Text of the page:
Selecting and Arranging Plants in an Interior Planter
It can be lots of fun to pick out and arrange the plants that go in your planters. You need to focus on both what is best for the plants and what works well in the area where you are placing the planter.
When placing your planter you should take into account the;
- humidity in the air
- proper ventilation
Though it may seem as if your home maintains the same temperature throughout, it really does vary quite a bit. The area near your windows can be as much as 20 degrees higher or lower than the average temperature of the rest of the home. So make sure that you test the average temperature of an area before you place your plants there.
Also, homes are built with people in mind, not plants, and many plants find the interior of the home to be extremely drying. Try not to place plants near a heater vent or other dryer areas. During the winter months work to keep your plants hydrated by spritzing them.
All plants need light to grow and thrive. However, some need more light than others and others need less. Make sure you know whether your plants desire full sun, partial sun, or shade in order to grow well.
Ventilation is important to ensure your plants get the air they need to stay healthy. Make sure your home has plenty of ventilation but make sure you don’t leave the plants where a sudden draft can cause a temperature drop.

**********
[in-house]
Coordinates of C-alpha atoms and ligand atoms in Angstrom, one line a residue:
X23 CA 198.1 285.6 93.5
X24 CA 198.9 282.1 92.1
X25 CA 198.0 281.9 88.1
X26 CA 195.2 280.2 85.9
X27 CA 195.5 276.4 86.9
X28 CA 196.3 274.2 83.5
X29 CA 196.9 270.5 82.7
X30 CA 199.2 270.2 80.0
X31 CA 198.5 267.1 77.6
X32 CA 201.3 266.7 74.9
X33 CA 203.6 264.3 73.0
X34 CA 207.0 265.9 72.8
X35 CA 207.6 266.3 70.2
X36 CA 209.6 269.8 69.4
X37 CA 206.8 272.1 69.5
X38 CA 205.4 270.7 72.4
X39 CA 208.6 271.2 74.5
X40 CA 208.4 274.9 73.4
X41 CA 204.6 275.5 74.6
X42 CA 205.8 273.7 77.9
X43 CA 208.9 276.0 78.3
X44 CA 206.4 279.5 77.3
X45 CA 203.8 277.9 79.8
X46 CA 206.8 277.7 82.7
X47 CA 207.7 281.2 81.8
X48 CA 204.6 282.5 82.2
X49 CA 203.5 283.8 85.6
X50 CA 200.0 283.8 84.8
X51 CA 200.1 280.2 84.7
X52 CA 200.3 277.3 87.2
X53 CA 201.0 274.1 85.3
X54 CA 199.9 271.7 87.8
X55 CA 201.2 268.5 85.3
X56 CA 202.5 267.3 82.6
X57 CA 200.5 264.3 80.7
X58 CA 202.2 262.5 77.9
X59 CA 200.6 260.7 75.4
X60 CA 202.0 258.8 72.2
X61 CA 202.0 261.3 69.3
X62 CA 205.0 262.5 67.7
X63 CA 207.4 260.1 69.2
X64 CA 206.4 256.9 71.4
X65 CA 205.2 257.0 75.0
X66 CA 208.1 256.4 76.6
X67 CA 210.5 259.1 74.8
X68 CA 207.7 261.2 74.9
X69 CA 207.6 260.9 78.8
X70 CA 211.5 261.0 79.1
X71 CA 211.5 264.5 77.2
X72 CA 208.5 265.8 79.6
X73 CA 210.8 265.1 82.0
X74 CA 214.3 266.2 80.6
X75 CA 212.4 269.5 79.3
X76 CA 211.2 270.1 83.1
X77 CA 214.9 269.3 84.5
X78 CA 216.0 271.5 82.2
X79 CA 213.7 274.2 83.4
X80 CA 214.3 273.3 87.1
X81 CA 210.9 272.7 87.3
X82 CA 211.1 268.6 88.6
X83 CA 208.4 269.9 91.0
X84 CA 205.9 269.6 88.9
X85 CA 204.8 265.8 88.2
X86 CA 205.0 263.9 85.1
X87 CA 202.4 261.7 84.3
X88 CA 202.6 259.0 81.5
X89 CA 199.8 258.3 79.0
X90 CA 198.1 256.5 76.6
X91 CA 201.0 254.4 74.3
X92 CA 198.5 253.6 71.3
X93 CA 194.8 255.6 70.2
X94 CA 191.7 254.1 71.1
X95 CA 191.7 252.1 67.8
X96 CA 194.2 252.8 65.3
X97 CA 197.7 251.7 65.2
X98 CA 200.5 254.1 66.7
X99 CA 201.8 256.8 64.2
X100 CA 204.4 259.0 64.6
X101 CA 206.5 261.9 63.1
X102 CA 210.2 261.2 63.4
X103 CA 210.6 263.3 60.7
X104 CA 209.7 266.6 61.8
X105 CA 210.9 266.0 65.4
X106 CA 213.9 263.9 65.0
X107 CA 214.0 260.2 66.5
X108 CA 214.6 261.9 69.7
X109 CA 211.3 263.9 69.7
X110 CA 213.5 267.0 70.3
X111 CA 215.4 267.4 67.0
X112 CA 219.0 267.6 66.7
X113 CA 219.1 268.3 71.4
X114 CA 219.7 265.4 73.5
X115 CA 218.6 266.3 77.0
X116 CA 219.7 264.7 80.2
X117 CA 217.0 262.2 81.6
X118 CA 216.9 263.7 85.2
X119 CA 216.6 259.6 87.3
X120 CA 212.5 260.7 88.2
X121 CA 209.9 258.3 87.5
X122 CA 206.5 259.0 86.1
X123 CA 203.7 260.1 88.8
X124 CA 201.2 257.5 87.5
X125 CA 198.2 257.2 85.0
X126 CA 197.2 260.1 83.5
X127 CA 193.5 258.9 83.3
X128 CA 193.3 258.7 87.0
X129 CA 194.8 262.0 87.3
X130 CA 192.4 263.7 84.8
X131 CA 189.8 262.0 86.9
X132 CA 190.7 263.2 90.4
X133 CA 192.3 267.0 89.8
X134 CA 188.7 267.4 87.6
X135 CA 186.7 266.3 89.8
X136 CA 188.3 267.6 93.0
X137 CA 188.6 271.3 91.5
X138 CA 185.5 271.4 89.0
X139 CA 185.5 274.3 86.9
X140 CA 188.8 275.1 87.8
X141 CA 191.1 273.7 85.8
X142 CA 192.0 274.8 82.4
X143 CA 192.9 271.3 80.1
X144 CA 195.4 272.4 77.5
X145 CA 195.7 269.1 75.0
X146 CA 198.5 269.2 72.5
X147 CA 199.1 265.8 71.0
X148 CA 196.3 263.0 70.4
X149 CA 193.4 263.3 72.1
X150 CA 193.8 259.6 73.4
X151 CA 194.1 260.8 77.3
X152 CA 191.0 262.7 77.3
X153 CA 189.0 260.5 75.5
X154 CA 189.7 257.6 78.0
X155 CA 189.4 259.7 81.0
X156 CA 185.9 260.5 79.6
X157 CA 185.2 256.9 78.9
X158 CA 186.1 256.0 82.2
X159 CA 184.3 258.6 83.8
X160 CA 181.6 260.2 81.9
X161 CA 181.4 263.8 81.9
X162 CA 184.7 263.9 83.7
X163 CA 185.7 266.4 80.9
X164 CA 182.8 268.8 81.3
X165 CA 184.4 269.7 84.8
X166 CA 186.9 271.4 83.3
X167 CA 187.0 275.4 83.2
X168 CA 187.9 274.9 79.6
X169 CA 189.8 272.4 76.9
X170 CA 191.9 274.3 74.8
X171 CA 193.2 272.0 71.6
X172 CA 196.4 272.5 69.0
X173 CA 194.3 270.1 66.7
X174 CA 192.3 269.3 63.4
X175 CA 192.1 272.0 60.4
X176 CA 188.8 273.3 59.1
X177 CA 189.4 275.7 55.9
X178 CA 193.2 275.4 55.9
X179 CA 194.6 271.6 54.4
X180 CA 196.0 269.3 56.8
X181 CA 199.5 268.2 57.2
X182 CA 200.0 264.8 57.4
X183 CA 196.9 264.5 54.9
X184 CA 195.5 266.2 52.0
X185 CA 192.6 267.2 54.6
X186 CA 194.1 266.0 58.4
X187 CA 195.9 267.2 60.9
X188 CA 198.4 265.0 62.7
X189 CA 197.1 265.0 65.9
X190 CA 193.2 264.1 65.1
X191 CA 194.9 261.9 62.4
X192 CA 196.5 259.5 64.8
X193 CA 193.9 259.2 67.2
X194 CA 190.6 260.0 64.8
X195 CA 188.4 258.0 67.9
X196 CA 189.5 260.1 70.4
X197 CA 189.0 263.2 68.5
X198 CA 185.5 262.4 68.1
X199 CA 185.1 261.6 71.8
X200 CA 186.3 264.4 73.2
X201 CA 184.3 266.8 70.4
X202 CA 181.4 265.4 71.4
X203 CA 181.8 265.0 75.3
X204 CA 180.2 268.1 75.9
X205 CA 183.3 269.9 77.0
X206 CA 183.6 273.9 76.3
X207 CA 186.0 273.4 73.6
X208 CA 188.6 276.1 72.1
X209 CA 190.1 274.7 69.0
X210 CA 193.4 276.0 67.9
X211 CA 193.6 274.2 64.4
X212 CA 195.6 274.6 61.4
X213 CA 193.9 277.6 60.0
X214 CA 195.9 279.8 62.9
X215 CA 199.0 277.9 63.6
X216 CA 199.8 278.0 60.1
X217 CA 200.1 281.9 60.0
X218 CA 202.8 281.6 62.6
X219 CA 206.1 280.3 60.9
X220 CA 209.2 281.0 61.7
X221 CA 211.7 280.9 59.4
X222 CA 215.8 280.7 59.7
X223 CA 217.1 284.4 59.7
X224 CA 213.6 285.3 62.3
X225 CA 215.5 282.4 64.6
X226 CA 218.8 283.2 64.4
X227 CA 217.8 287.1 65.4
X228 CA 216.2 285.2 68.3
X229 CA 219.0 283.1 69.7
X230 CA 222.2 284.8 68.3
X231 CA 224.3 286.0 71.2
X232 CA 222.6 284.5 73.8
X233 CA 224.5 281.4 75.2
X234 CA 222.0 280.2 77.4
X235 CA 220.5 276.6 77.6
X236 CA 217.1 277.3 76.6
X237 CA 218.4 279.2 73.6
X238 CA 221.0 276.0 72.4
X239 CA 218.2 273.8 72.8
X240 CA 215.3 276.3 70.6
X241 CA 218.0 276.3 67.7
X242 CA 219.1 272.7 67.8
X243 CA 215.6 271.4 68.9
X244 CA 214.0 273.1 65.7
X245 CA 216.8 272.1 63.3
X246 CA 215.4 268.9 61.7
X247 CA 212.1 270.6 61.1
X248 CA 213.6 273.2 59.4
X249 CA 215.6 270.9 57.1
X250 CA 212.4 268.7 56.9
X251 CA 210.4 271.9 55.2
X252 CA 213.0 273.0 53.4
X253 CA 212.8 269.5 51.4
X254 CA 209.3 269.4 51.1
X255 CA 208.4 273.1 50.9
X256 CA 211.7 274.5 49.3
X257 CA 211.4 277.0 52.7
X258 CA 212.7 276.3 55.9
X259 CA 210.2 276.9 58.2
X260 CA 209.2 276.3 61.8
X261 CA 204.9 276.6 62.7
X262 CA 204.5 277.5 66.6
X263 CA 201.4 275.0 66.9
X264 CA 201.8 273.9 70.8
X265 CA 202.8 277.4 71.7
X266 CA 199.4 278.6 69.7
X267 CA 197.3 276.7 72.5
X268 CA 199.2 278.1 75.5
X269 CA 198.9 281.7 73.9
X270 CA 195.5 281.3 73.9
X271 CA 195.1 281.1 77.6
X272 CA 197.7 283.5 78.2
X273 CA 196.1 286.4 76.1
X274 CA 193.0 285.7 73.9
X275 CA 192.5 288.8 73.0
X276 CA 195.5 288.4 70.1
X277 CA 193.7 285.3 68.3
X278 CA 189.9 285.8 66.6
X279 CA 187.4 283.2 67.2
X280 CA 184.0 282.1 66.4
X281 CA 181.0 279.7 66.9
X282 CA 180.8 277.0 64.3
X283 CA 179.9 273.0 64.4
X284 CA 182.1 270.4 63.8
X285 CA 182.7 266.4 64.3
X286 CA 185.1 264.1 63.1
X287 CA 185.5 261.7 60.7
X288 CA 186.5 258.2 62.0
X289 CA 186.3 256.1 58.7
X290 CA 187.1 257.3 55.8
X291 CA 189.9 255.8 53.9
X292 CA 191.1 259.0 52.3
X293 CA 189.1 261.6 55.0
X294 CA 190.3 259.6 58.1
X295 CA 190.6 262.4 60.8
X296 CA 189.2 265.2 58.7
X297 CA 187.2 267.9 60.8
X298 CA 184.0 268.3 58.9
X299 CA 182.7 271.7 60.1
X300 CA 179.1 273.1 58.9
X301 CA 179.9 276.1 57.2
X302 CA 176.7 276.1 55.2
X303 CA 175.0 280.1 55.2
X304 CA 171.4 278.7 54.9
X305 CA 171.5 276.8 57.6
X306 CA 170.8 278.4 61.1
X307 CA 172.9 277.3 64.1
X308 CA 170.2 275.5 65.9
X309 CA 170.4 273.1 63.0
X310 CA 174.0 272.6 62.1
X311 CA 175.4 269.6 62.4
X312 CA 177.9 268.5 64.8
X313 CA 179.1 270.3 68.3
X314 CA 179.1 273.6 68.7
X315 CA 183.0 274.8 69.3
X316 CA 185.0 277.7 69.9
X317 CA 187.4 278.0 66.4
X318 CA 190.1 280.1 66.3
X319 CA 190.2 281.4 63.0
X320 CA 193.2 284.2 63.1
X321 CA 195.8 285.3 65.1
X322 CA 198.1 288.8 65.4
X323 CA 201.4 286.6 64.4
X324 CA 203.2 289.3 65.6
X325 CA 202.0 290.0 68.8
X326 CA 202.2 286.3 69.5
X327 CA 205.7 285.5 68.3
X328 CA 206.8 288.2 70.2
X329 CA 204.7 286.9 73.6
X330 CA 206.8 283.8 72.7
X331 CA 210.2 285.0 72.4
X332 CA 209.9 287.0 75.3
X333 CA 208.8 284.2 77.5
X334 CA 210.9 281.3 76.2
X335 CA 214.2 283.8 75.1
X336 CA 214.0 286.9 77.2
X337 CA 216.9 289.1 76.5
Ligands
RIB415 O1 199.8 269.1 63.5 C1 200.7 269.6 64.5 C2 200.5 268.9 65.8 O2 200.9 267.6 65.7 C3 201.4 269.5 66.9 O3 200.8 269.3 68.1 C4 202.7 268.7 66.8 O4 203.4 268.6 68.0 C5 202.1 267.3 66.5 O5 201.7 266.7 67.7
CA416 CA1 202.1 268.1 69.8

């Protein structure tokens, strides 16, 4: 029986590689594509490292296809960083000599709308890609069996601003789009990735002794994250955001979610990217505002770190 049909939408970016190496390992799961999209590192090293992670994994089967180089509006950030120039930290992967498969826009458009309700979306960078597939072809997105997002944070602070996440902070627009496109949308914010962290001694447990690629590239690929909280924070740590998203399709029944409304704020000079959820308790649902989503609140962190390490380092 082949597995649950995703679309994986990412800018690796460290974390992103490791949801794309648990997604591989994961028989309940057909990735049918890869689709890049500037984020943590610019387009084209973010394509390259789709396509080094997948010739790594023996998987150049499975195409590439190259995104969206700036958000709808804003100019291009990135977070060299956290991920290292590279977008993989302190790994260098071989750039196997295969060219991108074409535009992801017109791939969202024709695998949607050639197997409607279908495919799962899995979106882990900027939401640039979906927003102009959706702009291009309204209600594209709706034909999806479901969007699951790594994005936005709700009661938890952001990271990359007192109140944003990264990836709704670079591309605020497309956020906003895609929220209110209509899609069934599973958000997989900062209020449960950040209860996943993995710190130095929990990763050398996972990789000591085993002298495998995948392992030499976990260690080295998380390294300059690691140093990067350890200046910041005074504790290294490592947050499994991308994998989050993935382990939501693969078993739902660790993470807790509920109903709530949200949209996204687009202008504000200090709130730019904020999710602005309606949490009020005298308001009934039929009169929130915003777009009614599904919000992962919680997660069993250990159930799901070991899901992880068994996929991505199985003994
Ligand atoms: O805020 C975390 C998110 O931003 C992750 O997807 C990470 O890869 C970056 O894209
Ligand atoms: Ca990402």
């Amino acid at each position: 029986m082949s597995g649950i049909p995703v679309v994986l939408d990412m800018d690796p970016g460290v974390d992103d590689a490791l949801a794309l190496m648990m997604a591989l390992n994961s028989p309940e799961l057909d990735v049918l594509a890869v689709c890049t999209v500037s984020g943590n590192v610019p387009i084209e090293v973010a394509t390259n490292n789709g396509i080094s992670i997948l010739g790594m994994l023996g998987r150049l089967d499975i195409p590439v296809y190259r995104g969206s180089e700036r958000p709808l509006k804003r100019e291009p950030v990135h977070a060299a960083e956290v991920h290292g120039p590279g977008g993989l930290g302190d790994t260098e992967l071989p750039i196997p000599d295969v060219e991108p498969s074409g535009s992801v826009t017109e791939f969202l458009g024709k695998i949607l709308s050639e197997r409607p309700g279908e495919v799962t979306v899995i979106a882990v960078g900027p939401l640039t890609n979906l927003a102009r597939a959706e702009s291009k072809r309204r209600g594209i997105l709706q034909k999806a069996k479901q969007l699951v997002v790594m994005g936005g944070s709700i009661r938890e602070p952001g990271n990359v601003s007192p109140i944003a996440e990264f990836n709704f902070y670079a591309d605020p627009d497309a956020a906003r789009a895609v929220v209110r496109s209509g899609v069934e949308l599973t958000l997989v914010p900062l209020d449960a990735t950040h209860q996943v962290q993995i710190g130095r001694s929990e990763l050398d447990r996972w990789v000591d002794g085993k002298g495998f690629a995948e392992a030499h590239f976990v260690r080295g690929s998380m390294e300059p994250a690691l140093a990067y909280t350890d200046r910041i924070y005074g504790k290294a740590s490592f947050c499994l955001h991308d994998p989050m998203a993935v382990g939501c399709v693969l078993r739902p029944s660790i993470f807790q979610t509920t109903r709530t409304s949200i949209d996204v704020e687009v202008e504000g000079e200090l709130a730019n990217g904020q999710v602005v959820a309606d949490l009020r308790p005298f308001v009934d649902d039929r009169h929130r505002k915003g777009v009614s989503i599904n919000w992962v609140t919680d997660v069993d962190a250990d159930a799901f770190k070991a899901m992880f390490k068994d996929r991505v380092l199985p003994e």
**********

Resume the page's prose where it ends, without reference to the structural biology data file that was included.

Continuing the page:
Selecting and Grouping Plants
Do remember to select plants for your interior planter according to how much time you have to devote to them. It can be incredibly depressing to buy a high-maintenance plant only to have it wither and die on you.
When arranging groups of plants in your planter you can really go artistic in combining color and textures, foliage and flowers, and of course that ground cover.
Decide if you want taller foliage or shorter foliage. If the planter will operate as more of a room divider you will probably lean towards taller foliage.
Take in the colors of the room where the planter is to be placed. You can really create a striking effect in a darker corner with brightly colored flowering plants.
If your home is rented you probably have white-washed walls you can soften the harshness of that artificial whiteness by placing feathery foliage against the walls.
Here are some basic guidelines for grouping your plants in a garden planter.
- Select plants with differences in color and texture to create an interesting contrast in the planter.
- Make sure you have varying levels of height so some plants set off others
- Choose colors in your plants that will either complement or set off the colors of your room
Installing Plants in the Planter
You can install plants in your planter in a few different ways. There is the option of installing plants directly into the open soil. You can also keep the plants in separate pots inside the planter and fill in the spaces with a layer of pebbles. Some people also prefer to place a covering of peat moss or vermiculite over the potted plants to add decoration and help keep moisture in.
If you have tall foliage remember to stake your plants so that they grow properly and don’t tip over.